Dear Annie: Husband's latest mysterious illness has his wife wondering if it'll be psychological
Dear Annie, Im having a hard time dealing with he situation I can no longer handle. My husband has a long history of falling ill with mysterious illnesses that doctors treat as minor everyday problems, but which inevitably result in his being unable to function. He isn't able to work, do chores, attend family events, or care for our kid. Its most likely to occur when a commitment is coming up, such as the holidays, completing responsibilities, or experiencing chronic pain from stage 4 endometriosis.
Weve adjusted our lives to accommodate this. First, he was a contract worker rather than waking up every day to work; then, as s/he became oblivious to his parents' demands. Its been tough to carry so much weight, but hell be a lovely, funny, caring, and patient person overall. And when hes well, things are wonderful.
During the COVID-19 epidemic, things reached a halt. I needed emergency surgery, and within minutes of hearing that a date was set, he announced if i had gotten ill and had basically checked out. During my recuperation, I had to arrange for my young son to stay with my parents for six weeks because I could not trust my husband to look after us both. During a very difficult recovery, I almost exclusively cared for myself.
After that, my mother-in-law approached me because she believed his health problems were more psychological than physical. I reaffirmed my belief, and we began thinking about an intervention.
Cue major mystery health issue -- one so severe that hes basically bedridden and cant even eat and perform basic functions through the constant use of various medical marijuana medications. This is such a serious event that doctors have spent the last several months examining him for dozens of very serious conditions. Its been harrowing and exhausting.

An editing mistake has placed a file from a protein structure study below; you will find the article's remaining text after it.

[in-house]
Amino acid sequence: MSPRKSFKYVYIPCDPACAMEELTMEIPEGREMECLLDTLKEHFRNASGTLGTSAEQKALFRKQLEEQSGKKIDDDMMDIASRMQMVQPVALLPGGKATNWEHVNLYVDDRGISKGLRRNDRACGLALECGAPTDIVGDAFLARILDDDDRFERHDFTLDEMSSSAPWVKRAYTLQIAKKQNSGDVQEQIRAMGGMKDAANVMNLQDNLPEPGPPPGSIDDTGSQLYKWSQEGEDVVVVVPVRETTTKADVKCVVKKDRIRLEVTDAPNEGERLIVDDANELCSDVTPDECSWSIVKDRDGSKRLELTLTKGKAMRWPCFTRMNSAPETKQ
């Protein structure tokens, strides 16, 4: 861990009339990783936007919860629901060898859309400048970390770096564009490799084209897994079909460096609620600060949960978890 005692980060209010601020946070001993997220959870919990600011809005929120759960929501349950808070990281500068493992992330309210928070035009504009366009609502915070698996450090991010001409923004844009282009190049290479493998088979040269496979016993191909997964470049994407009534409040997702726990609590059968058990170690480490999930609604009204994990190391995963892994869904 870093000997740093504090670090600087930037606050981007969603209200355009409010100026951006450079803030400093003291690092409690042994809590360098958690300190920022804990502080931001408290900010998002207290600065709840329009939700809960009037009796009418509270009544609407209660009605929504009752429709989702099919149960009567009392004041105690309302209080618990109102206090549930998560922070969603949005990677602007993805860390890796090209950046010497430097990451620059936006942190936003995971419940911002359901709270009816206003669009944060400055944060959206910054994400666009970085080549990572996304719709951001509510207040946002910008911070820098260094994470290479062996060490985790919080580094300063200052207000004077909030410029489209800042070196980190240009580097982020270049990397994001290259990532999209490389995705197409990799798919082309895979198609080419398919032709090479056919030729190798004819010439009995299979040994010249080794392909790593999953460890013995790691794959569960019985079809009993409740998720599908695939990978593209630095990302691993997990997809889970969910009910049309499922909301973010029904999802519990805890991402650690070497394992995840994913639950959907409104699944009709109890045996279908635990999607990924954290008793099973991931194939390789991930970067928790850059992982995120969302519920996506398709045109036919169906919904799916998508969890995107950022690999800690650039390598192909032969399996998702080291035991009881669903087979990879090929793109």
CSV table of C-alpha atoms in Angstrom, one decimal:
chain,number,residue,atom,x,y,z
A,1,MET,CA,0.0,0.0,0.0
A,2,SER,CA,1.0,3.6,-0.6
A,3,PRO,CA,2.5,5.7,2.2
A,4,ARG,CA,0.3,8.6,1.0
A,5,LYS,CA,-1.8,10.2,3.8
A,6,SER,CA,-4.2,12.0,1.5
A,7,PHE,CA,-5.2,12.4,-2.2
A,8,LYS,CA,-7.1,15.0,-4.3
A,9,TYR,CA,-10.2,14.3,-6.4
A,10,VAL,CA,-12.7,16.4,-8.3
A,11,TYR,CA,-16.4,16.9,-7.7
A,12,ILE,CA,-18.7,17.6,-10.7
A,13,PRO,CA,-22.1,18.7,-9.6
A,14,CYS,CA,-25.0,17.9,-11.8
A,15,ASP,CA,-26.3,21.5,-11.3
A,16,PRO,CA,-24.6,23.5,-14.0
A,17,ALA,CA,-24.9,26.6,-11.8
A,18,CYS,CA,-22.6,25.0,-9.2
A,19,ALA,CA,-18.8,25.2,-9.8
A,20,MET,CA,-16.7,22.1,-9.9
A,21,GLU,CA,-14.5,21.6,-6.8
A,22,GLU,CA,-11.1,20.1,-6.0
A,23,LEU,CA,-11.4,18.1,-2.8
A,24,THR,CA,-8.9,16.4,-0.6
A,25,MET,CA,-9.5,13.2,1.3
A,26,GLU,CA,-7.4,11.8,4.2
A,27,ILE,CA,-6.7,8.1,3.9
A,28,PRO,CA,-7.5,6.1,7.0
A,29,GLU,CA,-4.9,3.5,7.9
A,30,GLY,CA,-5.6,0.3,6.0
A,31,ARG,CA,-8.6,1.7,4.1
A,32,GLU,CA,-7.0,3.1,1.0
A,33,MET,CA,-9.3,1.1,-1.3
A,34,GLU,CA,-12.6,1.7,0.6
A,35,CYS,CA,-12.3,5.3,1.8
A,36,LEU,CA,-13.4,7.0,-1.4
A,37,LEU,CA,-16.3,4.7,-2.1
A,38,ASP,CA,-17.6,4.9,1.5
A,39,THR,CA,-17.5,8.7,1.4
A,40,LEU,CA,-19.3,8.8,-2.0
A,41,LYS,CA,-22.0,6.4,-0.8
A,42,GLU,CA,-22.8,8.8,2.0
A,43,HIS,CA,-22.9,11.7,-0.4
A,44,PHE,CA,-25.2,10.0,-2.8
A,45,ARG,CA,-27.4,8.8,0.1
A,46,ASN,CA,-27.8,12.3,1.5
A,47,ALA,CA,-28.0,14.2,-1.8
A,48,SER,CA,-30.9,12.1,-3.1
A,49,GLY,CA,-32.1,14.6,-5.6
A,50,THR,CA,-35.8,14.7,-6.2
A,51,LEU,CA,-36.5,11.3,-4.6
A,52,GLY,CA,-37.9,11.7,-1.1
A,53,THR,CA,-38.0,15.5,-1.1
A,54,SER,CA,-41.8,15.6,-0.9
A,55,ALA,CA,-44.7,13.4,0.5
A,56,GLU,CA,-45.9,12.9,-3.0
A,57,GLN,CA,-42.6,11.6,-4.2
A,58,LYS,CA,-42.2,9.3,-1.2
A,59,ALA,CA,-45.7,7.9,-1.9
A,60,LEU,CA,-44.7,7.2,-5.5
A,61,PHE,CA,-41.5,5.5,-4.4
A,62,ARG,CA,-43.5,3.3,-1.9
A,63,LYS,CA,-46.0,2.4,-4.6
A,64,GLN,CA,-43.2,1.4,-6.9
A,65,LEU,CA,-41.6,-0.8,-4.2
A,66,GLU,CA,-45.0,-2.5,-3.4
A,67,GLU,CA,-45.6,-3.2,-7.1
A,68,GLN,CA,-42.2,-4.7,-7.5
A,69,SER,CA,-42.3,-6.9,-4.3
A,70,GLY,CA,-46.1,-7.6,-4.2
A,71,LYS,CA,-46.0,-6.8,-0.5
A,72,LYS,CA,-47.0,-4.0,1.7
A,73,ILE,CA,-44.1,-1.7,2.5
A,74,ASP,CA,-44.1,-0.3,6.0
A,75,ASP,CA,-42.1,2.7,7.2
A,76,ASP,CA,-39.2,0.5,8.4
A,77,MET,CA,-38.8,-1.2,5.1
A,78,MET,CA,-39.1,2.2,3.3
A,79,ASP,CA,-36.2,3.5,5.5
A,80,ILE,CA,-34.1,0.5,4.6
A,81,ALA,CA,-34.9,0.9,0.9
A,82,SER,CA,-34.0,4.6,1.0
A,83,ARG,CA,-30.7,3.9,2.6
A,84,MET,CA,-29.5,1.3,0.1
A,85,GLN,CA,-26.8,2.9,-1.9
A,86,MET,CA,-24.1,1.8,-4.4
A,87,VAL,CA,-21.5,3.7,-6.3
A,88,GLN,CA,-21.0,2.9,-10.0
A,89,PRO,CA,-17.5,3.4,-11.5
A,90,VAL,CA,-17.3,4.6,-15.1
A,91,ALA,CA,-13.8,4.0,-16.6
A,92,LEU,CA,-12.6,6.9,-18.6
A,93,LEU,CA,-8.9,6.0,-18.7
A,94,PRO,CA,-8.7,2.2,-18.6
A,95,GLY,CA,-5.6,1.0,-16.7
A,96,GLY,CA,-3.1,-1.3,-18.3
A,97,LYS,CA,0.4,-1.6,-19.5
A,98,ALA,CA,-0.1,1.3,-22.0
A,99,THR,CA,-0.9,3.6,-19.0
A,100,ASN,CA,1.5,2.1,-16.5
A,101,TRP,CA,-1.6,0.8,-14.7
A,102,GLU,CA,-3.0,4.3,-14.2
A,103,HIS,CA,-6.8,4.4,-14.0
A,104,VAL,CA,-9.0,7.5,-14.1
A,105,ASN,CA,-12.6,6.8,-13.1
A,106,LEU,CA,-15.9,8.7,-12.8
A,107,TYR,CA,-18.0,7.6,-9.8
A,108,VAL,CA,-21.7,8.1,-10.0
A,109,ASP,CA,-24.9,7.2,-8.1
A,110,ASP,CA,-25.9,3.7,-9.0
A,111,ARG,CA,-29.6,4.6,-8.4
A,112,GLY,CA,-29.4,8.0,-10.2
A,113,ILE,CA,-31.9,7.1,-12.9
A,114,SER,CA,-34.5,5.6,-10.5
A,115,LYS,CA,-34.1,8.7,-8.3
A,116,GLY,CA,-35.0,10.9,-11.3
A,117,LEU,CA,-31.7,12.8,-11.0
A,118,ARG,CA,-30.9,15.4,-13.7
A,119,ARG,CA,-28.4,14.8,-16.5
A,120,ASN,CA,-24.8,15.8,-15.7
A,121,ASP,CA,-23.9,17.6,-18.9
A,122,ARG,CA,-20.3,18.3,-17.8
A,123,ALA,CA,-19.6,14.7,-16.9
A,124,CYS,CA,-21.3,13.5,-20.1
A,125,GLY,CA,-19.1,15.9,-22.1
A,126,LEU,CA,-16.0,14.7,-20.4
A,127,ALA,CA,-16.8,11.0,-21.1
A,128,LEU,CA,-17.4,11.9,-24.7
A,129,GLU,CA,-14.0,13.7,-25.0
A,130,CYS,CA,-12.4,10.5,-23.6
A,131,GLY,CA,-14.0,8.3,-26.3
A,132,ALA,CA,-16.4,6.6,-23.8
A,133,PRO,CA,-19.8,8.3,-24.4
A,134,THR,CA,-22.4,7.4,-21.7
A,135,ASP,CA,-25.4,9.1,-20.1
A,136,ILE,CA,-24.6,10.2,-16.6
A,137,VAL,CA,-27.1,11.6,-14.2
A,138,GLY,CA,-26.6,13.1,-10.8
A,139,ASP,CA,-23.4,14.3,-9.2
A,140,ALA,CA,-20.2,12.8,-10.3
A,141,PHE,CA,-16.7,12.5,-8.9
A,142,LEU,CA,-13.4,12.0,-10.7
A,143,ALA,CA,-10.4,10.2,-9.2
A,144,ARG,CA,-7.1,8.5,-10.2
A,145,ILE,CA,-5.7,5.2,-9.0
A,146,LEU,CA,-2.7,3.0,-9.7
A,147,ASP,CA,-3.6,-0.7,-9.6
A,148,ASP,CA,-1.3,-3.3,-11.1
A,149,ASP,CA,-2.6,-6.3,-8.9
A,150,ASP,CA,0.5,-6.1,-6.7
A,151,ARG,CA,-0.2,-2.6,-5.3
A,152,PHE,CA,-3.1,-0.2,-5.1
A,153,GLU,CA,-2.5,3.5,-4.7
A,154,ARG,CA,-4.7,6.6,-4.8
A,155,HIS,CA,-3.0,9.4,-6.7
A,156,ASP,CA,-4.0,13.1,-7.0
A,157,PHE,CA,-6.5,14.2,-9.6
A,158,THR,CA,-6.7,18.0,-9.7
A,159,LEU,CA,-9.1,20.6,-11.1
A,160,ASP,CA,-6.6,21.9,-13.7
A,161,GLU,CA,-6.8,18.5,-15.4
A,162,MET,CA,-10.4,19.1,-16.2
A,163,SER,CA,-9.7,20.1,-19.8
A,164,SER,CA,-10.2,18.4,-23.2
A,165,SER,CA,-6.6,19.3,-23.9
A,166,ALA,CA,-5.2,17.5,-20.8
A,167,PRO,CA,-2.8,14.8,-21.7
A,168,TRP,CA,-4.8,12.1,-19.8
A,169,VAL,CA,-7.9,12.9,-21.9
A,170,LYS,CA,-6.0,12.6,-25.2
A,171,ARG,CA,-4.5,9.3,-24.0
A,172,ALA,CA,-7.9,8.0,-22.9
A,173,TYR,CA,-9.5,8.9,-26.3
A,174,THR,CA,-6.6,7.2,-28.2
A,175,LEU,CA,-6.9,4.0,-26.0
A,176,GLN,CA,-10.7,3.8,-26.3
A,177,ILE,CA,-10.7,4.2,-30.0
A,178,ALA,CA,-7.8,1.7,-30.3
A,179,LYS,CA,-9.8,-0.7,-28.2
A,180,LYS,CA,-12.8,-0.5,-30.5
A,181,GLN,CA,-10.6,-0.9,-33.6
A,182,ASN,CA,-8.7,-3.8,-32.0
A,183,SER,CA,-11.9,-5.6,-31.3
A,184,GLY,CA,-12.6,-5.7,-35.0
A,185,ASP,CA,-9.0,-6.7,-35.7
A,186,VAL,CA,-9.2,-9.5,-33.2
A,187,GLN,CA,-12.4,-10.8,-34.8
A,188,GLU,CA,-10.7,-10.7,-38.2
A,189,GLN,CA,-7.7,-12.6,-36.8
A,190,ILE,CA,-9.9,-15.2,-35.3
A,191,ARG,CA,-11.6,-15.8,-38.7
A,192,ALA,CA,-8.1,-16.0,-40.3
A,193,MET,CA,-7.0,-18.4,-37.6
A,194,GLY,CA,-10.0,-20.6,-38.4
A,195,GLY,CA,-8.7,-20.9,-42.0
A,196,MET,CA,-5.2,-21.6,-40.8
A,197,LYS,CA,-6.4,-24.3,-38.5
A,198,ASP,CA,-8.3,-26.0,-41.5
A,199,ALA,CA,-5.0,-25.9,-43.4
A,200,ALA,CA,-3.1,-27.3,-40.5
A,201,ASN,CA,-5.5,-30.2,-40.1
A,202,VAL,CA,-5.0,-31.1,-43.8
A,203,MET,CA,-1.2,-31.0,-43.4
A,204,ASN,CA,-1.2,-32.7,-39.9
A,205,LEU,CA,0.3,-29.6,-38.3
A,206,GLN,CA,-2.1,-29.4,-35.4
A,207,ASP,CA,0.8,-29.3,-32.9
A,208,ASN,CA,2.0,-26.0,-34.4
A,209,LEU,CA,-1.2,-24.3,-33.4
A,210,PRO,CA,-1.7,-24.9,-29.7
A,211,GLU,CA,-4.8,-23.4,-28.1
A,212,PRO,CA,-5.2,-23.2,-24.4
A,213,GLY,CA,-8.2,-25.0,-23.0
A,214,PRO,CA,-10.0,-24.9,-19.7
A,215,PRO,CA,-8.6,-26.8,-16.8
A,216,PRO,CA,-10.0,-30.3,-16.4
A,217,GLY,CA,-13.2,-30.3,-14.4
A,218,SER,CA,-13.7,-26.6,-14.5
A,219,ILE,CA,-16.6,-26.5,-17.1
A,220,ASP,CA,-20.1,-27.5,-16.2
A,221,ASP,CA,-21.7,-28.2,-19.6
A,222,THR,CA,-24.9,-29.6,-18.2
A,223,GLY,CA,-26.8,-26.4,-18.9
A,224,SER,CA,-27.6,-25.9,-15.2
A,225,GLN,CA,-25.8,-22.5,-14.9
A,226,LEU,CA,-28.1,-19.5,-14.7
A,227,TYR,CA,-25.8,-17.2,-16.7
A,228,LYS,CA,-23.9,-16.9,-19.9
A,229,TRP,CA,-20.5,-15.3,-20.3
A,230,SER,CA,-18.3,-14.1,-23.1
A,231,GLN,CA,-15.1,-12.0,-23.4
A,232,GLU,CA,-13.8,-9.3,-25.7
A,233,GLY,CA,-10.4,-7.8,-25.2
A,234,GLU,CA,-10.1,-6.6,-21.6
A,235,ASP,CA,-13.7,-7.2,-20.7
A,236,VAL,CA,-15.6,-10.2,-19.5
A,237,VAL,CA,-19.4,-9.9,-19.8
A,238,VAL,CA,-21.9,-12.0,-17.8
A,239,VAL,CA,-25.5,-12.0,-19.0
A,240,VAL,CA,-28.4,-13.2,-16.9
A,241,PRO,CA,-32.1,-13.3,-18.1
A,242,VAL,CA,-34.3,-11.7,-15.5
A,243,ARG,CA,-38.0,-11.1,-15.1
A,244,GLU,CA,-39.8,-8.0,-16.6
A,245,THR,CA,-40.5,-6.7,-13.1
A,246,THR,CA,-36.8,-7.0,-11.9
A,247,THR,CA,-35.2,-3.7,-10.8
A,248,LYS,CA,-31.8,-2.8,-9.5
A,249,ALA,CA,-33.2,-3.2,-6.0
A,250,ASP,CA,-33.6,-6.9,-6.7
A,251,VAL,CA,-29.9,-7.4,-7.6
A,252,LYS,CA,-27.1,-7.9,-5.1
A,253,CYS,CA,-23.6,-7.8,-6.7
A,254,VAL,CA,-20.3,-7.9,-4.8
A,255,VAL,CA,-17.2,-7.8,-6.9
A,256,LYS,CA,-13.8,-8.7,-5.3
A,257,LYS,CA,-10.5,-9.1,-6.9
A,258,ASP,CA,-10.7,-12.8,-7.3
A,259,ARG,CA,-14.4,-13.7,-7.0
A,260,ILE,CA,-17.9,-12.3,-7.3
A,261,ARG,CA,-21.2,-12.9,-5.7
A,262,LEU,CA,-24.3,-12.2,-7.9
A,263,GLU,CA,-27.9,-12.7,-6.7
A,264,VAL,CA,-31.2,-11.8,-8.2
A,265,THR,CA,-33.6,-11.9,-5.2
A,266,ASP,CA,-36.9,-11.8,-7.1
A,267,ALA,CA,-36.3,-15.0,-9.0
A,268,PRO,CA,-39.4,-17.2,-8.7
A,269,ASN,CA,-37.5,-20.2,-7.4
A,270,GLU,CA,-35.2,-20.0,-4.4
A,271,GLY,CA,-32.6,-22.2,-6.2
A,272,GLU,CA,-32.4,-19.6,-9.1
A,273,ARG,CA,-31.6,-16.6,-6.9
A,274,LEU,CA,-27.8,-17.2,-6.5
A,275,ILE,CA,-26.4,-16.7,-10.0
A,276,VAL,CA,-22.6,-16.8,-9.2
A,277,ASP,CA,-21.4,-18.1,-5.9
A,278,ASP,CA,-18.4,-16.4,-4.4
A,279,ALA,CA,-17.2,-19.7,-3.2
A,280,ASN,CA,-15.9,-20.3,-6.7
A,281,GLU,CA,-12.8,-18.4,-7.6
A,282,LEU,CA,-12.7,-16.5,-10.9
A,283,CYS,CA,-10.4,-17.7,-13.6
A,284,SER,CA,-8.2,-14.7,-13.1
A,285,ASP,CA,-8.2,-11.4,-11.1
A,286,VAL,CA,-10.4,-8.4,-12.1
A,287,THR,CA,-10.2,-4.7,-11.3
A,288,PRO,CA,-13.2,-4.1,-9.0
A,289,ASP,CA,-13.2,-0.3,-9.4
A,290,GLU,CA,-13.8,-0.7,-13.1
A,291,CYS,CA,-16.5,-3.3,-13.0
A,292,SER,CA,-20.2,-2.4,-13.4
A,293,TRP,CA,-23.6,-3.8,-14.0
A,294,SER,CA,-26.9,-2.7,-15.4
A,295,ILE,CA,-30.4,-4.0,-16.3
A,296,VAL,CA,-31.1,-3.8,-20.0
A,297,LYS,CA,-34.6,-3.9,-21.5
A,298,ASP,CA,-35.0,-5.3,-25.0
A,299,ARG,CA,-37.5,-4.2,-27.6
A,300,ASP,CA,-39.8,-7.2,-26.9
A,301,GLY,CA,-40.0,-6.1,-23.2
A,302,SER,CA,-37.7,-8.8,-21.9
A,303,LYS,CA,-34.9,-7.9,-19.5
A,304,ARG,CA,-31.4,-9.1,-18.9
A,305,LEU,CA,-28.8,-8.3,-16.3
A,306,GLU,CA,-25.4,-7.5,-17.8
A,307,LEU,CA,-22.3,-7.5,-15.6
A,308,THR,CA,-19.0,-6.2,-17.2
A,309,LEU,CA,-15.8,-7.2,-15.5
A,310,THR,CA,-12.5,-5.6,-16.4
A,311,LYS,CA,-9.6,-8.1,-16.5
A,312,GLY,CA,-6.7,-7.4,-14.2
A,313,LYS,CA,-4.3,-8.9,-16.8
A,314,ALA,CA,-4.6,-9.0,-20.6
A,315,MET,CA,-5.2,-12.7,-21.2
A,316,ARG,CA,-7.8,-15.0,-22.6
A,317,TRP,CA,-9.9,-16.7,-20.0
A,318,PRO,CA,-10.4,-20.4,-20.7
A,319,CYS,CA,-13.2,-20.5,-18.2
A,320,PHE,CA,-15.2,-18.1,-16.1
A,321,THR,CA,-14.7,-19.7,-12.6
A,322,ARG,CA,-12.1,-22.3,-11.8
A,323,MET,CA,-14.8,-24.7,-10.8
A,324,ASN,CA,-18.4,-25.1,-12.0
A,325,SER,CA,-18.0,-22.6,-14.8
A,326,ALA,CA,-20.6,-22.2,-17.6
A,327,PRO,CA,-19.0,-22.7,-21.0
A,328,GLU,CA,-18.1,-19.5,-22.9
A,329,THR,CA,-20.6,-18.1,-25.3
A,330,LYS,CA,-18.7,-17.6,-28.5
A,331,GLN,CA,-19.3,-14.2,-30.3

The doctors believe he has a minor illness causing incredibly bad pain, but cant seem to find remission or treatment for it. We're all concerned that at least some of his doctors do not take him seriously anymore. I know from my own medical experience that doctors may reduce chronic pain, but you must be a strong and persistent self-advocate or you will not receive effective treatment.
Ive been pushing for a diagnosis and symptomatic treatment. Its hard to tell whether or not I should request a psychological evaluation rather of pushing so hard for undergoing invasive treatment.
Im utterly and essentially exhausted from working full-time, caring for our son when hes not in school, handling both of our medical issues, and the general day-to-day tasks. Its affecting my own health in severe ways, and my career is in free fall. I dont trust my decision-making on this. -- Burnt Out -- I'm too emotionally and physically exhausted. --
Dear Burnt Out, if our bodies can be compared to cars, yours is on its last legs. You'll need to inject a bit of premium gas into your car.
Ask yourself, what type of emotional and physical help might relieve some of the pressure, and then act on that. Chronic pain results from unresolved anger, which is sometimes the cause. The MindBody Prescription: Healing the Body, Healing The Pain by Dr. John Sarno is a book I would highly recommend for both of you.
If your husband isn't interested, give it to you as a gift. Be self-sufficient, at least until you feel full and can figure out how to proceed. Even if his physical pain is caused by the mind, he is clearly in emotional distress and needs assistance. I also believe that the constant consumption of marijuana is the worst possible solution for him.
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